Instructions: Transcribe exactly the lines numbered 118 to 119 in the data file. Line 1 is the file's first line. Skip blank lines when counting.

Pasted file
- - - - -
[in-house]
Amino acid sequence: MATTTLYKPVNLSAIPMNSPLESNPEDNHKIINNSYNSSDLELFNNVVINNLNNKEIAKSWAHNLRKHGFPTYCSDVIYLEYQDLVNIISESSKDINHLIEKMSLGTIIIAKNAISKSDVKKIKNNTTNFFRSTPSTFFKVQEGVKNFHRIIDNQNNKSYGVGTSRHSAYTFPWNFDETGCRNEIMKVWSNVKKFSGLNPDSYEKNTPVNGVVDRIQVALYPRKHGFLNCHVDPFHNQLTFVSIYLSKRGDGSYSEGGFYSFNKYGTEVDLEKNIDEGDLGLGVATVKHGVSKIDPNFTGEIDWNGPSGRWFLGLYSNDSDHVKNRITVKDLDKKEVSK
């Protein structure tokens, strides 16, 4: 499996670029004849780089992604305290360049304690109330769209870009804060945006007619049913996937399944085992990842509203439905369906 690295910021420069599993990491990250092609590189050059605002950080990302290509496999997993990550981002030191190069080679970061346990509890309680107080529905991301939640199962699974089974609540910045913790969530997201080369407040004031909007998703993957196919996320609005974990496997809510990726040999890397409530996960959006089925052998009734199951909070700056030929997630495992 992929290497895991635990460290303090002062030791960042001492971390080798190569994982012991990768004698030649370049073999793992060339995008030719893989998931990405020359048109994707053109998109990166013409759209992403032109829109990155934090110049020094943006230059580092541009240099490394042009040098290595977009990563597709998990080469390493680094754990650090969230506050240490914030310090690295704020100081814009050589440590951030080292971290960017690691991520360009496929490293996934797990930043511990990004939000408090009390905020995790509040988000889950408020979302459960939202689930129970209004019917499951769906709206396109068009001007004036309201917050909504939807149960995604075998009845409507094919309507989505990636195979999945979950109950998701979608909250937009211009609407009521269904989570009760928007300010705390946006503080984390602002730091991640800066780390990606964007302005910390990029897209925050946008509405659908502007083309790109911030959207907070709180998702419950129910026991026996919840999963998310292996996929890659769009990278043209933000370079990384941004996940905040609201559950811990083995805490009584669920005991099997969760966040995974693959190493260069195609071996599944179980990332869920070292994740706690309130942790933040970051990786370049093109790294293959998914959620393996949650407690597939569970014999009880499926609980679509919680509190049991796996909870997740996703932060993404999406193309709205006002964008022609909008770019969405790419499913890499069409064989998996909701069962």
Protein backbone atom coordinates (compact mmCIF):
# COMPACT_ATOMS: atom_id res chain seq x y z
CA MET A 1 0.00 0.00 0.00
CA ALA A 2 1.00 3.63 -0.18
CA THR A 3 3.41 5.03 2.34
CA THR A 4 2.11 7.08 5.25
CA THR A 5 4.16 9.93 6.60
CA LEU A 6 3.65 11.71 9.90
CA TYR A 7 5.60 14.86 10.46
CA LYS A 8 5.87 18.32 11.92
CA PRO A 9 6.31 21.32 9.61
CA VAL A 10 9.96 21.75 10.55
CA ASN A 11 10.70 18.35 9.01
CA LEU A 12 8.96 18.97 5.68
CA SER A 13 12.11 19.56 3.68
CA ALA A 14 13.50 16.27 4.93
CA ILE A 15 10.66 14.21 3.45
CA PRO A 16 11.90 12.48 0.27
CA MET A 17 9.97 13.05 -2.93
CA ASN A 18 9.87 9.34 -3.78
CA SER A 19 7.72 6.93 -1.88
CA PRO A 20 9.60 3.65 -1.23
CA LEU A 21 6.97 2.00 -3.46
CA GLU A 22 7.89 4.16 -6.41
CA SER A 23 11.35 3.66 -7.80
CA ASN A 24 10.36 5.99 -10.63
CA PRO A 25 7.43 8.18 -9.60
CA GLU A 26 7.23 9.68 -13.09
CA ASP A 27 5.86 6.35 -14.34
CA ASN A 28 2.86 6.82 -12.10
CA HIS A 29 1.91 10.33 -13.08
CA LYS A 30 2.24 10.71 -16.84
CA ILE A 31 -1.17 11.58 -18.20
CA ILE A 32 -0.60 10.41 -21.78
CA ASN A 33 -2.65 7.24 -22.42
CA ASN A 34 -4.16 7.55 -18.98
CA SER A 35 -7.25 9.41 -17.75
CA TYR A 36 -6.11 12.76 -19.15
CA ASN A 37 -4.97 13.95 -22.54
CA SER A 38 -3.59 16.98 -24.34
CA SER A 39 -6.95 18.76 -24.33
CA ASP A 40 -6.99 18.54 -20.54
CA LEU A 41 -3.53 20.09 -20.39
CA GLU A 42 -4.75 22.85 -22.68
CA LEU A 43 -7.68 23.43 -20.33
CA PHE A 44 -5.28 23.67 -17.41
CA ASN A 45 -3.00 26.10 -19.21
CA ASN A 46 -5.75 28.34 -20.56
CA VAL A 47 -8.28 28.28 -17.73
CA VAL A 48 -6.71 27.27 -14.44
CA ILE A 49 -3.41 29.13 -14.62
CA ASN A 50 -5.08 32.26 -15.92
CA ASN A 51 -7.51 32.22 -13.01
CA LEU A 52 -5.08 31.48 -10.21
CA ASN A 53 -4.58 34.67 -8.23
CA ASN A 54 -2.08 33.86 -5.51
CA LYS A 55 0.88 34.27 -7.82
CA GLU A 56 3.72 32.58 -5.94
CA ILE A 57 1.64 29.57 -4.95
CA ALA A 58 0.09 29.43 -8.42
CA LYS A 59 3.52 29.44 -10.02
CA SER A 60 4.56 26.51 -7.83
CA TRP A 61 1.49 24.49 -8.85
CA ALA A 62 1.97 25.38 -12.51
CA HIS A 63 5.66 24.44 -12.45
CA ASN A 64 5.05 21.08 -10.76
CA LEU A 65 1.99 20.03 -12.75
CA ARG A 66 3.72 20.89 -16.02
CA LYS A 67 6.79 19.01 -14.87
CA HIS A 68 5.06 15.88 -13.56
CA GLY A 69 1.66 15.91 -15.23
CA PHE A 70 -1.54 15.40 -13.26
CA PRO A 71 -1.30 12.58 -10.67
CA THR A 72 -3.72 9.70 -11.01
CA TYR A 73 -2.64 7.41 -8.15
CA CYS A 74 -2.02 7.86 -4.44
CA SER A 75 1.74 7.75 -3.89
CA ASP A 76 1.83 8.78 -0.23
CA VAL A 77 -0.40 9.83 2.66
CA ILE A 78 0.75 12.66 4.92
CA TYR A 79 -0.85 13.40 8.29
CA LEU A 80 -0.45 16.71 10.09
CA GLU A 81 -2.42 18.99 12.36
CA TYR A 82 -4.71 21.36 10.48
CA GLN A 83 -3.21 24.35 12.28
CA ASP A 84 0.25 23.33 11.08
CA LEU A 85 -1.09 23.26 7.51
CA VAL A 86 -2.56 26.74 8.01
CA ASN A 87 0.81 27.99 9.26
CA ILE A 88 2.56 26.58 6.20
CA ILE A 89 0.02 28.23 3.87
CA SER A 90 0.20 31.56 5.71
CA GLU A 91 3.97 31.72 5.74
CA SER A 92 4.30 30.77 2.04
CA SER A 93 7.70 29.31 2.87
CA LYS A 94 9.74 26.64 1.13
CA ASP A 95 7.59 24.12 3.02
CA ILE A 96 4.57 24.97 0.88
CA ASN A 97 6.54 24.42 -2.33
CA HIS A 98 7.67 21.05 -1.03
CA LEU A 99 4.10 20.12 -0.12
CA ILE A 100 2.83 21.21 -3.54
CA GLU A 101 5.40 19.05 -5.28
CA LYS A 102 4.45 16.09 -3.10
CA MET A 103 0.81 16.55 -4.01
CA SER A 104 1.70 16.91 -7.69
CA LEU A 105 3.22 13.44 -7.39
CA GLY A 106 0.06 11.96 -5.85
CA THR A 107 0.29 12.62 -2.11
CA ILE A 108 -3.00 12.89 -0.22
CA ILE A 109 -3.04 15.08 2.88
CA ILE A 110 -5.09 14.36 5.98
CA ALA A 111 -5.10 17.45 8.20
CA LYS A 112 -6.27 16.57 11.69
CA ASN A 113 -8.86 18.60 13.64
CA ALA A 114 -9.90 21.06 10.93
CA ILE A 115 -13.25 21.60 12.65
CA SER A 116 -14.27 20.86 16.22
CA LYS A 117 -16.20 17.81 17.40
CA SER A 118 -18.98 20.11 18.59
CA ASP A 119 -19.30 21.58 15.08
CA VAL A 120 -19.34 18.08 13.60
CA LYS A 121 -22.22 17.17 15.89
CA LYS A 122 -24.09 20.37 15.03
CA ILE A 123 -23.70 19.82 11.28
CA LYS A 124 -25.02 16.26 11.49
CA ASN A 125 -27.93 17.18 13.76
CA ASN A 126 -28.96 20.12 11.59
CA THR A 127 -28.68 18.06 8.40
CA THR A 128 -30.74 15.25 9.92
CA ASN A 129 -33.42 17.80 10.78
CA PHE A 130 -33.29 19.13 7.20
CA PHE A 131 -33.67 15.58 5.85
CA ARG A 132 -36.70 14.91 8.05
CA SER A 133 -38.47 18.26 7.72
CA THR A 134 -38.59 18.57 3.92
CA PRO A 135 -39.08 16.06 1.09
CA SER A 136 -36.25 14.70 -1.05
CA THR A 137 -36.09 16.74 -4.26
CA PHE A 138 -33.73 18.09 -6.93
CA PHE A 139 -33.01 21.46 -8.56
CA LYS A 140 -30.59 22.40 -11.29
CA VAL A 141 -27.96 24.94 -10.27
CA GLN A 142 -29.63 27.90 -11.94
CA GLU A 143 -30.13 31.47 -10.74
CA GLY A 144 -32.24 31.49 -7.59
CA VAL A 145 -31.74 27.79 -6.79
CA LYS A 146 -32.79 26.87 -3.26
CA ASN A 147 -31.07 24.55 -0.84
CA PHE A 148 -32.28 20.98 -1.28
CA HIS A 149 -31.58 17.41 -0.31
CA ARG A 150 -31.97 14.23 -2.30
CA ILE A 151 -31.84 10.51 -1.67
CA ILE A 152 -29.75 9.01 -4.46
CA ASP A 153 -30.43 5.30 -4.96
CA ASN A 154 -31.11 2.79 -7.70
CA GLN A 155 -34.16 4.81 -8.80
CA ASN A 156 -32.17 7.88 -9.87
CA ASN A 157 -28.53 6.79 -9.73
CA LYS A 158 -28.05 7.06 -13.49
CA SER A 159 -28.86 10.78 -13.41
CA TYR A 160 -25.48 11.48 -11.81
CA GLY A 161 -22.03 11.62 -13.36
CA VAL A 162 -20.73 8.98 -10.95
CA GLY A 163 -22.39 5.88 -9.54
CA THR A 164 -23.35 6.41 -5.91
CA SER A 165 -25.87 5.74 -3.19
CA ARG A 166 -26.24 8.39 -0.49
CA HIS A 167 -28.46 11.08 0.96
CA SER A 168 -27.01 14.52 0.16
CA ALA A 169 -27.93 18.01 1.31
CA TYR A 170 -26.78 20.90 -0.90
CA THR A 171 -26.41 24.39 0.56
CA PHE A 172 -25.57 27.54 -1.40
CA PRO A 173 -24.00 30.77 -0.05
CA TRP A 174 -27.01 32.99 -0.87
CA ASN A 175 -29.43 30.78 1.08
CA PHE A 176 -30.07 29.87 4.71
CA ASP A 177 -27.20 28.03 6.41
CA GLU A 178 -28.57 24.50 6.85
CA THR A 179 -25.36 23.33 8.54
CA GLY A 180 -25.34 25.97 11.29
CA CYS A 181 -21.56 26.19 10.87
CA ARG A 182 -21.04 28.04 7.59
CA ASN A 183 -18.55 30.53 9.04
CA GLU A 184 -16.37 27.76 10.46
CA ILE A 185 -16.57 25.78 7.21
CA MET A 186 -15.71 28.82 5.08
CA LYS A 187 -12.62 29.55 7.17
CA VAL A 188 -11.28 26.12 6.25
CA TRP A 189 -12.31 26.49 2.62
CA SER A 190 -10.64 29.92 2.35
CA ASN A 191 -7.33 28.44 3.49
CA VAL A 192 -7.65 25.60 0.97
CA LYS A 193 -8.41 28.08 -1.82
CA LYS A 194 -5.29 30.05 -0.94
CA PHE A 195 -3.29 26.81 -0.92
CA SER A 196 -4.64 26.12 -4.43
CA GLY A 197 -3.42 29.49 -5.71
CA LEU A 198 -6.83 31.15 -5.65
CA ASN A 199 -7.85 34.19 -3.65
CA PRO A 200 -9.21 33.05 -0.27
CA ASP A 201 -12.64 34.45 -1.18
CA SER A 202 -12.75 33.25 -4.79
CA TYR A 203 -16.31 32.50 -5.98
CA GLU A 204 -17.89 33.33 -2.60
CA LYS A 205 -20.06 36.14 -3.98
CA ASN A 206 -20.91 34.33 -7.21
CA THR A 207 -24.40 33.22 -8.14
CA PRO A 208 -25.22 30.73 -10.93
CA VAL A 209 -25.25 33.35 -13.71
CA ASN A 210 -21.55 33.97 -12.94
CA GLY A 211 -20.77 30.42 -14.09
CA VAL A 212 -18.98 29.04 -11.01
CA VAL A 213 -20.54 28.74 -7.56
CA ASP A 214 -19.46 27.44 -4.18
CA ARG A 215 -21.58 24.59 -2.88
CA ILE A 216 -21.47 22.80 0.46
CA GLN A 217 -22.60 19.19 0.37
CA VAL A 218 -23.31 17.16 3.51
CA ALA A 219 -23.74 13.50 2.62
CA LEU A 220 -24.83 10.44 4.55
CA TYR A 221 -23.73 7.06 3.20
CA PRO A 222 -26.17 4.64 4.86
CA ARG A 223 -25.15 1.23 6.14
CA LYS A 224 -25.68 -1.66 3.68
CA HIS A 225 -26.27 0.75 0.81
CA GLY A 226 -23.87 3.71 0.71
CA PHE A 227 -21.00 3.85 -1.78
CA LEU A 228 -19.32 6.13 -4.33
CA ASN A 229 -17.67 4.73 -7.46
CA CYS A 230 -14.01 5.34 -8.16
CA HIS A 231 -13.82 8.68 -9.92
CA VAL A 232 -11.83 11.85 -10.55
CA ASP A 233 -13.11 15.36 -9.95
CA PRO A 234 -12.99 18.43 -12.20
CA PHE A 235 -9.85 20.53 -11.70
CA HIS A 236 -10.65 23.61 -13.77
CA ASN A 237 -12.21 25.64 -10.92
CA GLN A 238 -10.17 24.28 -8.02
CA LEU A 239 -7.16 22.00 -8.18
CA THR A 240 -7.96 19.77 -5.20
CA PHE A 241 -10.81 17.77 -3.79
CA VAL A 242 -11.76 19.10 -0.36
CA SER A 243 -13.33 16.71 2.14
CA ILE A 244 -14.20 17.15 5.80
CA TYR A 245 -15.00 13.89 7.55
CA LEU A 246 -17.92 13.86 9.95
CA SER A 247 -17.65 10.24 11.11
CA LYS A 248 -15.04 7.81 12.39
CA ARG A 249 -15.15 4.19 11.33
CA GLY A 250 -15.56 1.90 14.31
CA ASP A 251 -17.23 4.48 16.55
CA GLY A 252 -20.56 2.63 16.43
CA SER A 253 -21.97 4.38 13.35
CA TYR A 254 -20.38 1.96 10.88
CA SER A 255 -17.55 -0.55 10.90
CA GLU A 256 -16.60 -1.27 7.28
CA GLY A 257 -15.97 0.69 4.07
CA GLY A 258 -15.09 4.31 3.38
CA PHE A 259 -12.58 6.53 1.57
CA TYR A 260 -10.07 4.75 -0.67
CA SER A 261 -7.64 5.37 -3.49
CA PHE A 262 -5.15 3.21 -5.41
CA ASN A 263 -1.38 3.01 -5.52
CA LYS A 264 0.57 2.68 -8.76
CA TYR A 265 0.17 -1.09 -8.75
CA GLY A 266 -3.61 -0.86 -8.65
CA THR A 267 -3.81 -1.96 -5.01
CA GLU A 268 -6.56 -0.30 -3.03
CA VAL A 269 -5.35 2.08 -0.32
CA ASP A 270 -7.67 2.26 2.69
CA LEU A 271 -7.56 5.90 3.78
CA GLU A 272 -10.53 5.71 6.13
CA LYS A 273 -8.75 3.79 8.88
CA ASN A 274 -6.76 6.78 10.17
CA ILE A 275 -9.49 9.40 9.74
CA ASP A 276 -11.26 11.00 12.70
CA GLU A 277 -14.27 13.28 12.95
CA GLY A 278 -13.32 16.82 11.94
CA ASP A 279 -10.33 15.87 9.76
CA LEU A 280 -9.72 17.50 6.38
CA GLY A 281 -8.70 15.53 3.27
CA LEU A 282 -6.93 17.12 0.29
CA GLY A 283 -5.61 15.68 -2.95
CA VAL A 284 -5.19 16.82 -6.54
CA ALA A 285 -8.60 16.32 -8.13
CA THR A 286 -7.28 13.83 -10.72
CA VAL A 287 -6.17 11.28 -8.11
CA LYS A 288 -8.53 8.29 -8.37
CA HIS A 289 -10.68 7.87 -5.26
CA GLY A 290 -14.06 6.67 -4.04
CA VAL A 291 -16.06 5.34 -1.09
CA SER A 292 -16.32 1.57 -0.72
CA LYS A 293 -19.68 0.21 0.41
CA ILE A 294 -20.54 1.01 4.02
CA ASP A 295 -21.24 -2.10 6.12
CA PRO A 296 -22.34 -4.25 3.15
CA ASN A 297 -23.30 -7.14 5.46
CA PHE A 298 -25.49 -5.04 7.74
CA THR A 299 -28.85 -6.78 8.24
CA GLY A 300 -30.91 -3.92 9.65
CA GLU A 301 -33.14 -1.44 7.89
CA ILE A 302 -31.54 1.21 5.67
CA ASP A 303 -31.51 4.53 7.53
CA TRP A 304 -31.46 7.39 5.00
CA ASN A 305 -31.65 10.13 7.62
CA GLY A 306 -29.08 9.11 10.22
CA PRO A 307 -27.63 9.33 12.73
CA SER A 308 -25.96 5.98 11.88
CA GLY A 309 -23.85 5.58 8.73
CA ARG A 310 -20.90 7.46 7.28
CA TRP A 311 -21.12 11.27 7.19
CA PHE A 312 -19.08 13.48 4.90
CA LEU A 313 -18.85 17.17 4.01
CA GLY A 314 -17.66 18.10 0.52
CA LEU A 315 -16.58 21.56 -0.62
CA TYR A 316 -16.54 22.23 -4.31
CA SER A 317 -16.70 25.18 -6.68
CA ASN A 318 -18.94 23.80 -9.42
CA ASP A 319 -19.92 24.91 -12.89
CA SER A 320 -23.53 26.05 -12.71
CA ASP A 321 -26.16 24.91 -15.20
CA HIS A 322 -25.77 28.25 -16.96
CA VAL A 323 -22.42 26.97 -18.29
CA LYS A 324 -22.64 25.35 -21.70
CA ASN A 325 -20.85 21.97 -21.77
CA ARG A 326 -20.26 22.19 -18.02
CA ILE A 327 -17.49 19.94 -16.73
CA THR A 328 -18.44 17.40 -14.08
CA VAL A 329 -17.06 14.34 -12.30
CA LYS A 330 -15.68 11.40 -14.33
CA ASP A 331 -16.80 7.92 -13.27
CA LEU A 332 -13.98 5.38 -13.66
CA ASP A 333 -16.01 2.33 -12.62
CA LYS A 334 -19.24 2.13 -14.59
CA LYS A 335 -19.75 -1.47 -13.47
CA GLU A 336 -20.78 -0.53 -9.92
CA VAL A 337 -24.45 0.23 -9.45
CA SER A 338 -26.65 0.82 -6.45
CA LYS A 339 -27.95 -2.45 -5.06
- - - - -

CA ASN A 113 -8.86 18.60 13.64
CA ALA A 114 -9.90 21.06 10.93